The Rise of Registered Direct Offering Financings
In today’s capital markets; this old but new (usage) capital-raising rage has many small-cap healthcare companies filling their coffers after finding that
public equity (PIPE) offerings are limiting due to their “current” stock price circumstance.
Registered Direct securities offerings (RDOs) raise capital from investors groups. The issue has been avoiding the depreciating pricing that usually accompanies a PIPE offering provideing investors with registered stock that is immediately tradable and liquid.
PIPEs tend to have sales and timing restrictions. This RDO process uses a single-purpose registration statement if a company does not have a shelf registration or if the company already has a shelf registration statement on file with the SEC. Since RDOs are targeted to institutional investors; they are less likely to be subject to SEC review,
- An RDO involves a better timing or distribution process as a company’s stock is usually “shorted” by hedge investors upon filing of PIPE registration statements. The SEC has also relaxed eligibility requirements for issuers to NOT sell more than 33% (one-third) of its public float over any period of 12 calendar months. Since there is no illiquidity risk being borne by investors; RDOs usually price at a lower discount-to-market than PIPEs,
- RDOs are most usually common stock, issuance although issuers may sell other types of securities, including convertible notes or warrants or combinations with each other,
- The RDO is a “hybrid” transaction that fits the “current” market conditions by cash starved companies providing a timely, confidential and efficient financing alternative. However, an RDO is “STILL” a “public offering” under the securities laws, which makes it possible to allocate shares to retail investors with immediate liquidity that trade on a “when issued” basis,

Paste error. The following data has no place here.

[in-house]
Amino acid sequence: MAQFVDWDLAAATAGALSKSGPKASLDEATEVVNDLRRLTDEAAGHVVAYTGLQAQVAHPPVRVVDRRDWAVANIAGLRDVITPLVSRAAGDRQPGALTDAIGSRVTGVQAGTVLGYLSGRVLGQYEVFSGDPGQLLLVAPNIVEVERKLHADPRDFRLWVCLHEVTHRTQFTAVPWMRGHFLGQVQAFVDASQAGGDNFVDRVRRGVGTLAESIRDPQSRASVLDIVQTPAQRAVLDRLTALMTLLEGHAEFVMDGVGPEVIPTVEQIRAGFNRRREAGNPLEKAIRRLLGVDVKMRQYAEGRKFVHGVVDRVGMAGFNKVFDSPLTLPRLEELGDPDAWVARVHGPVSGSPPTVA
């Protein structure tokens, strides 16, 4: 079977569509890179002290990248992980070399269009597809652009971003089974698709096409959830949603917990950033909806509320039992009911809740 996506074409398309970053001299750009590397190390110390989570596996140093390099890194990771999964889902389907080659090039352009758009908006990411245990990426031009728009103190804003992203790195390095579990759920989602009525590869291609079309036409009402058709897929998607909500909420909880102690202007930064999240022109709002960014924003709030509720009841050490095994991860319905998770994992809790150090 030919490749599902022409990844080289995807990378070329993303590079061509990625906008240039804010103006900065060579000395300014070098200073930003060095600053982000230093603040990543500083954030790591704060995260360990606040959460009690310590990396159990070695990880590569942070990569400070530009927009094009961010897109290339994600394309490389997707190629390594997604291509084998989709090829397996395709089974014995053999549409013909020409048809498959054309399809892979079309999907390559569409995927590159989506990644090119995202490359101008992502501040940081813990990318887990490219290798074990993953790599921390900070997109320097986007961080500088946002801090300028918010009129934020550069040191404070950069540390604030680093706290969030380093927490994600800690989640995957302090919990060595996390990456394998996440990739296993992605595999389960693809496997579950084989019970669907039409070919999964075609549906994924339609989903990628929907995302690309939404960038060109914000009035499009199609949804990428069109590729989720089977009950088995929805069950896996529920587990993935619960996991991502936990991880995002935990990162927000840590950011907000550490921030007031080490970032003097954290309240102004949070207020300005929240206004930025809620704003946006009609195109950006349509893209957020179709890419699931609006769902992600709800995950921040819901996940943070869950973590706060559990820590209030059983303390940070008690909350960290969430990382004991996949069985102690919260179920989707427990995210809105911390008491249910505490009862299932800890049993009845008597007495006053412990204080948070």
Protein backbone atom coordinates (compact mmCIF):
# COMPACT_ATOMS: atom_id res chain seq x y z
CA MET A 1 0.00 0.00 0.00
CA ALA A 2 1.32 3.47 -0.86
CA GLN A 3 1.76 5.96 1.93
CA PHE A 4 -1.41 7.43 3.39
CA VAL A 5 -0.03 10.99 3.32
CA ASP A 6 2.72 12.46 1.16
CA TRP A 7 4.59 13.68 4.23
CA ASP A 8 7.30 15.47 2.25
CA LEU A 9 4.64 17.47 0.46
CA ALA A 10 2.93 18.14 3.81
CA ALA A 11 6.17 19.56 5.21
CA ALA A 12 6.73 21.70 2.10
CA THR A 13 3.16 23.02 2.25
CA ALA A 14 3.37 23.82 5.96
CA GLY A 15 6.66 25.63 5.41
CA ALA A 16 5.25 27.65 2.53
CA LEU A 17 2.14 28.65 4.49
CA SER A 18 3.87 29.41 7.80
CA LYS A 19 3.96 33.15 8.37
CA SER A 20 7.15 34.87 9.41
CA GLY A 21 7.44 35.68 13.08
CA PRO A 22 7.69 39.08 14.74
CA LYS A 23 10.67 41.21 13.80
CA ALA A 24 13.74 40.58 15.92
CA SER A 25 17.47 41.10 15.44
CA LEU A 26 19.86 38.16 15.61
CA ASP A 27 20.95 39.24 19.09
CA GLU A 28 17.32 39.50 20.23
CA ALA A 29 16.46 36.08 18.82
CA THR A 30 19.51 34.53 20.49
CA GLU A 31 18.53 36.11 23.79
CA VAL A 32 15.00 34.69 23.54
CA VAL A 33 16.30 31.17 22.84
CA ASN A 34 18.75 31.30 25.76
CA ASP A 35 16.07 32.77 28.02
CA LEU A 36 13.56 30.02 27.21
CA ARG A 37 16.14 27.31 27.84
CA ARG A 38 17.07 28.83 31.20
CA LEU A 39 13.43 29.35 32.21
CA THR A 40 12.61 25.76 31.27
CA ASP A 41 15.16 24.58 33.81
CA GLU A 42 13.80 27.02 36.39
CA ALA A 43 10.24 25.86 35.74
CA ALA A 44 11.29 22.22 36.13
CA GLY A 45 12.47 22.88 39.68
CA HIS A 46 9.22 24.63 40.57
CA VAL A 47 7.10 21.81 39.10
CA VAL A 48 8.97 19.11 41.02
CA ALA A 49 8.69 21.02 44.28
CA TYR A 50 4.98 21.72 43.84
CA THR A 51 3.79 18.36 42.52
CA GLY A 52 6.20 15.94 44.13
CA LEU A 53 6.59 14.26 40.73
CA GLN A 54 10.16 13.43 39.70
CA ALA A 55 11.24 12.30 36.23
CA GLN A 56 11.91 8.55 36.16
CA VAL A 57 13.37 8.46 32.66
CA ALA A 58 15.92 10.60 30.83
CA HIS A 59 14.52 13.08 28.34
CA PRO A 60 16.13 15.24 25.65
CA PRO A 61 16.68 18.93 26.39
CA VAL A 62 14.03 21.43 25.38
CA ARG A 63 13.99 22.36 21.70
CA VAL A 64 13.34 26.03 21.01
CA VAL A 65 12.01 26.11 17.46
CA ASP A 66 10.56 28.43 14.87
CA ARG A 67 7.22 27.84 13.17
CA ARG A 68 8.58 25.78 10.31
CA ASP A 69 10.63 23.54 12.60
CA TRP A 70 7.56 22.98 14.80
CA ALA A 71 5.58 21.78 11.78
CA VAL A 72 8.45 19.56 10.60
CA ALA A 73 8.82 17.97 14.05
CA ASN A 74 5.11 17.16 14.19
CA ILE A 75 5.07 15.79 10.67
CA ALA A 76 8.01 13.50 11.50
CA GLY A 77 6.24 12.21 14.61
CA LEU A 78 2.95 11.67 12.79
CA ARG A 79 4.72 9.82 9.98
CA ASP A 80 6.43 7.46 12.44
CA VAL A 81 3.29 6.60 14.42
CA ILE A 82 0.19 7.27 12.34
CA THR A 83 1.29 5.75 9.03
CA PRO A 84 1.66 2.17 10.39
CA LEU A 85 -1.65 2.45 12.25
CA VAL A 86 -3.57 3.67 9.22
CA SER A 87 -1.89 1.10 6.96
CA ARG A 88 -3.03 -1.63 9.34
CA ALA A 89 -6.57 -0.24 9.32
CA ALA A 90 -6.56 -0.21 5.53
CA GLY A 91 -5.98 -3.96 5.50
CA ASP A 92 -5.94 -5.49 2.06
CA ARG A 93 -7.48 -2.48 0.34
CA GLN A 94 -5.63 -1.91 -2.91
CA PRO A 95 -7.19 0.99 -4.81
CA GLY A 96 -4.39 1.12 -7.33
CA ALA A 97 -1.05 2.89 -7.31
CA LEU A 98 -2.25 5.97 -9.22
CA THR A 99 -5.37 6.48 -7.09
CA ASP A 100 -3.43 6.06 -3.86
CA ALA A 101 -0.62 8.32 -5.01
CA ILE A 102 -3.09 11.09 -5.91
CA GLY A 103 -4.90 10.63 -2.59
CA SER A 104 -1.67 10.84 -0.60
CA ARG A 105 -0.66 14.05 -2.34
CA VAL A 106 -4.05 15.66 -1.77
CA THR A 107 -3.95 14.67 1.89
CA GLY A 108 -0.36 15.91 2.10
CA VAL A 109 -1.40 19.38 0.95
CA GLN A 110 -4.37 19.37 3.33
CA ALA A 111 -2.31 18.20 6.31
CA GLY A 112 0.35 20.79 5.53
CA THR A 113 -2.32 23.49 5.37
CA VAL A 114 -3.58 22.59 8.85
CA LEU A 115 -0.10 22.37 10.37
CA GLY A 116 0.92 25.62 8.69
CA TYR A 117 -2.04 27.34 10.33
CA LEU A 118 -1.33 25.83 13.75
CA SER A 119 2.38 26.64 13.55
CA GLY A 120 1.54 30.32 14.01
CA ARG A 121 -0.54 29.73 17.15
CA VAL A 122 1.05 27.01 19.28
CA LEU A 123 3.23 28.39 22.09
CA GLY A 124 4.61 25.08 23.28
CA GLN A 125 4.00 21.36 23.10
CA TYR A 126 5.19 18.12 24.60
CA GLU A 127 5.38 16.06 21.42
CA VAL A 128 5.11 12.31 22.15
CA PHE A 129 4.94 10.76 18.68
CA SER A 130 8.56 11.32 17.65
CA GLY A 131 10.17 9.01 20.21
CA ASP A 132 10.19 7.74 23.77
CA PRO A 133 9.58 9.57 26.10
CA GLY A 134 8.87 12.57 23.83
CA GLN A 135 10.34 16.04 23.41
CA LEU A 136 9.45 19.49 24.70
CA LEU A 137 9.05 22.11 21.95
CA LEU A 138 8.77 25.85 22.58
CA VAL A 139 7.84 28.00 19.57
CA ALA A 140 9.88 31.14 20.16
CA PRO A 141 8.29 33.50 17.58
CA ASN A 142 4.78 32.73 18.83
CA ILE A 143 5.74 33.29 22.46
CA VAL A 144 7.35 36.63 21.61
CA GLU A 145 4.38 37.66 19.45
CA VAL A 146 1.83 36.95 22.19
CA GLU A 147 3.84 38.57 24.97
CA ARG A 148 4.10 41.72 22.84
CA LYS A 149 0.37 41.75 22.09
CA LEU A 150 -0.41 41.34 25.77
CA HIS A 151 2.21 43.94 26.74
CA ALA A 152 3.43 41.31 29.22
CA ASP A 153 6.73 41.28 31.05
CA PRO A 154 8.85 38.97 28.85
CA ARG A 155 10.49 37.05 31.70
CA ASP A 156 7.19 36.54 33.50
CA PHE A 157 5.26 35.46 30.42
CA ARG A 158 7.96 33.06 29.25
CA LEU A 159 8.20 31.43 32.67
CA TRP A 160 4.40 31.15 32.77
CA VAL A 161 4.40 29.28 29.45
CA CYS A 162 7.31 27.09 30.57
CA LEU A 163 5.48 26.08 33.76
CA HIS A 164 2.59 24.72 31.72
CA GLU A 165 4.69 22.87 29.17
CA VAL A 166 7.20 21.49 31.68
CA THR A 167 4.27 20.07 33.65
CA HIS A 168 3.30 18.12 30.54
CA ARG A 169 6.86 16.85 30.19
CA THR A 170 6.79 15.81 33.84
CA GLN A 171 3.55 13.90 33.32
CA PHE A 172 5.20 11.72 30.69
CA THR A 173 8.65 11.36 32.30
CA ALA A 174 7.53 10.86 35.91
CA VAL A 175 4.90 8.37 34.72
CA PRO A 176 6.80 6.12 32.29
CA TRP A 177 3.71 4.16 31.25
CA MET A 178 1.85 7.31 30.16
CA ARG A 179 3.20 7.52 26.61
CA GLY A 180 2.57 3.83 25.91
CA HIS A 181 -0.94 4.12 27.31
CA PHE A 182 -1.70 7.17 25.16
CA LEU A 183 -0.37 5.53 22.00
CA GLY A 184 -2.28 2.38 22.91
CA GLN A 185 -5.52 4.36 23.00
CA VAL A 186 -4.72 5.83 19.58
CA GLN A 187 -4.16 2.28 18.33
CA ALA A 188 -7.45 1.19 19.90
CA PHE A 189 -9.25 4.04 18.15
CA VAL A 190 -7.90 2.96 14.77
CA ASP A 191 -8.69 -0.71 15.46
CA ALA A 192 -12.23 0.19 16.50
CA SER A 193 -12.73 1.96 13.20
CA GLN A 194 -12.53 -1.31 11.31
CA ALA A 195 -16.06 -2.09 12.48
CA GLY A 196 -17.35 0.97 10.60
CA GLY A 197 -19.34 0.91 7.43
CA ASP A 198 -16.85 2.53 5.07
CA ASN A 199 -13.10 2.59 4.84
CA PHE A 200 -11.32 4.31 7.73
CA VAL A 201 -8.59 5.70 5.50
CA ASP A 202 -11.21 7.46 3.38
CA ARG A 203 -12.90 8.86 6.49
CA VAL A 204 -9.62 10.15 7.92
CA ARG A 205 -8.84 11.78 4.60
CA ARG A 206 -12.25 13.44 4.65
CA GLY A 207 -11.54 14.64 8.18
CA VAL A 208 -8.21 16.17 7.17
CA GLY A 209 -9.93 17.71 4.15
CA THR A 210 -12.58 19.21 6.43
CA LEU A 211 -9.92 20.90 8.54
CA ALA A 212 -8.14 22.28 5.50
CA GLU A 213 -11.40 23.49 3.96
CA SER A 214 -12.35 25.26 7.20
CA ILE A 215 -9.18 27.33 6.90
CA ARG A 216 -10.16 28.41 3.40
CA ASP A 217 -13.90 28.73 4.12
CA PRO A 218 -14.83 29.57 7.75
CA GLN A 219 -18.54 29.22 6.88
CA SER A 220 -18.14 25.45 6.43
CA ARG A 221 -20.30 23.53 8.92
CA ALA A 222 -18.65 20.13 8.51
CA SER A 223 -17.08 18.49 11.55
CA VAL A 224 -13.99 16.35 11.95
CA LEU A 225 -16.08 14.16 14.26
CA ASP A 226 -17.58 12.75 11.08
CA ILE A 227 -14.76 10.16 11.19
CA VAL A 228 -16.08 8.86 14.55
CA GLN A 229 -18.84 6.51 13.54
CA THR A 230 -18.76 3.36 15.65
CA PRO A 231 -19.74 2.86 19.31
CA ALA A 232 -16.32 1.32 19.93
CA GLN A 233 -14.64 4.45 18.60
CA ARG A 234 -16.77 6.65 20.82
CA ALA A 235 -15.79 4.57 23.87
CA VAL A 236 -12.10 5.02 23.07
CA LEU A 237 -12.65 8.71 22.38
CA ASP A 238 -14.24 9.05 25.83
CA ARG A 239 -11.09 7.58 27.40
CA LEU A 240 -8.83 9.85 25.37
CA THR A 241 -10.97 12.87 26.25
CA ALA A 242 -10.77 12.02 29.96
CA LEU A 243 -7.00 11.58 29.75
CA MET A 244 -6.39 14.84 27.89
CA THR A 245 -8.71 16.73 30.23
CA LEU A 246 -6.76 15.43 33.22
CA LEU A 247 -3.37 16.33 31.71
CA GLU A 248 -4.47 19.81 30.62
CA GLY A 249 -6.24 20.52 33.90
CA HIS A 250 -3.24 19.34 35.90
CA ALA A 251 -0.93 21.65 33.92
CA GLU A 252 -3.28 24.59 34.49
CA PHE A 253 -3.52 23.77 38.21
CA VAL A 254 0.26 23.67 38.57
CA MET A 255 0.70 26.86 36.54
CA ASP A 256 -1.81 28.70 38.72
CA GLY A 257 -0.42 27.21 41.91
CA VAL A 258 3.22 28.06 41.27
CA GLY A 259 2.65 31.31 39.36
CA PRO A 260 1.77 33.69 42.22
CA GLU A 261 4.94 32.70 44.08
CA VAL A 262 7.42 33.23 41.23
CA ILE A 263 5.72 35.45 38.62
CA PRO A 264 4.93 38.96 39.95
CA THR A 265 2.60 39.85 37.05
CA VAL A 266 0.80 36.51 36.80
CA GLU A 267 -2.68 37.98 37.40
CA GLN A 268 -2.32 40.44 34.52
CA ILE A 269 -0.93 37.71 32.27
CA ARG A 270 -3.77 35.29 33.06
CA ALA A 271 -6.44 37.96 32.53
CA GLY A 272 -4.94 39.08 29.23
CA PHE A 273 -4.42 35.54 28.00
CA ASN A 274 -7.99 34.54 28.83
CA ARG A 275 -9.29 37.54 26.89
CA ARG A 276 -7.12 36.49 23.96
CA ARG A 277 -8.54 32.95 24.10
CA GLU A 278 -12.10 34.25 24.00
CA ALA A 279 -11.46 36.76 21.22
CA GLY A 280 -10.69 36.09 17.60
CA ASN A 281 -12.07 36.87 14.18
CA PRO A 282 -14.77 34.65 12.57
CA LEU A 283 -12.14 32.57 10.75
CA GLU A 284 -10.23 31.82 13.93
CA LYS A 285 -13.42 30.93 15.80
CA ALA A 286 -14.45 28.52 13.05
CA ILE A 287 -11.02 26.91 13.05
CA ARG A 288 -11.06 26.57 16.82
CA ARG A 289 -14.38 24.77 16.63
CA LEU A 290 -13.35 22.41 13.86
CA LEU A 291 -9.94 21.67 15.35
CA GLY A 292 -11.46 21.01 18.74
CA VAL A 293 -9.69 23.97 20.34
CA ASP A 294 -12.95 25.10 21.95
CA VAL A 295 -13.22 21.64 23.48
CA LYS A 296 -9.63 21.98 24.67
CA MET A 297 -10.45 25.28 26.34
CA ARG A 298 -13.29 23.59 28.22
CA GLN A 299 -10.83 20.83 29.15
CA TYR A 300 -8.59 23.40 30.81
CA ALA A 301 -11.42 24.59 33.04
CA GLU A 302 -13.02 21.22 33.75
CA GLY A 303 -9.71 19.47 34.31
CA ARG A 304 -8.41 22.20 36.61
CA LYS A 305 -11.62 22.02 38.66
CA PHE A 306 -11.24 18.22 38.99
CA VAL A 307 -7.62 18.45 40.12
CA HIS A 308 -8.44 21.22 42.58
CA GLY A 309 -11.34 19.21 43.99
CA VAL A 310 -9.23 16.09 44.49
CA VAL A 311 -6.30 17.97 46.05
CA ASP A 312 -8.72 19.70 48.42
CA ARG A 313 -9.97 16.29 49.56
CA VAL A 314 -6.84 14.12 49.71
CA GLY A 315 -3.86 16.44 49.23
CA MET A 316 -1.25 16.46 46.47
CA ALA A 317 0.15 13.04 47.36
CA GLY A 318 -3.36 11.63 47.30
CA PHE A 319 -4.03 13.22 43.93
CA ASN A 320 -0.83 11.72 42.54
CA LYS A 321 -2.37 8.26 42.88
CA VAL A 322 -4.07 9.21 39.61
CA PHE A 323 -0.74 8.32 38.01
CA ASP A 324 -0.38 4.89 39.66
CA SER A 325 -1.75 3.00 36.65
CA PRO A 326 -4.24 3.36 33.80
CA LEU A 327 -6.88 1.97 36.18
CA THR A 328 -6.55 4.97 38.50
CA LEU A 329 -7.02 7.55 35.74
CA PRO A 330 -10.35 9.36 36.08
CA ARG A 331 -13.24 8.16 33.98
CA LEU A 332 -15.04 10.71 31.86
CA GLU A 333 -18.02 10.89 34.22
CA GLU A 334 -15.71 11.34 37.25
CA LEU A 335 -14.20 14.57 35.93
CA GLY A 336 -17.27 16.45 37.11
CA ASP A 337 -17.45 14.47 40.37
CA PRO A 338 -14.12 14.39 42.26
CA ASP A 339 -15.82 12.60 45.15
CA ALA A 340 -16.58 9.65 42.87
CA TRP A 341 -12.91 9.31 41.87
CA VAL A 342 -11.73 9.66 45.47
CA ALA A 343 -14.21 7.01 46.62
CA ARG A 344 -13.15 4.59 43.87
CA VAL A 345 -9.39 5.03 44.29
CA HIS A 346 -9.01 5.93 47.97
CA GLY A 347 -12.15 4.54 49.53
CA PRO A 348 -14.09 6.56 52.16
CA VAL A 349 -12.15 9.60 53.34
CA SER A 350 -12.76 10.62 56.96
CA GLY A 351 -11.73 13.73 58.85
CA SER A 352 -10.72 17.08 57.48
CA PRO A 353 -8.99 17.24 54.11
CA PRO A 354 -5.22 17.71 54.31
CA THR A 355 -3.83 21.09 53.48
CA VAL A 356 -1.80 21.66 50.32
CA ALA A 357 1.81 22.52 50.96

- A short sample of companies utilizing RDOs: GNBT,VRUS, CVM, CYTK, INO, NBY, OGXI, CYCC, BPAC, RNN, OXGN, GTF, GNVC, EMIS, CTI, BPAX, PTN , HYTM, TSX:CJB and more.
The Bottom Line: Technically speaking, “A Registered Direct offering is a negotiated sale by an issuer to one or more investors of securities that have been registered pursuant to an effective shelf registration statement on Form S-3 under Rule 415 of the Securities Act of 1933, as amended. Rule 415 permits an issuer to register a specific dollar or share amount of securities without specifying the amount of any particular class or type of security or the timing or method of the offering. (Pepper Hamilton, LLP) The issuer may then sell any or all of the registered securities directly to investors at a later date or dates of its choosing. Unlike a typical firm commitment underwritten offering, a Registered Direct offering is structured as a “best efforts” offering. Accordingly, it involves a “placement agent” as opposed to an “underwriter” who places the securities directly with investors, rather than directly purchasing the securities itself and then reselling them to investors. However, similar to an underwritten offering, the issuer in a Registered Direct offering sells registered securities that generally have no restrictions on resale. ”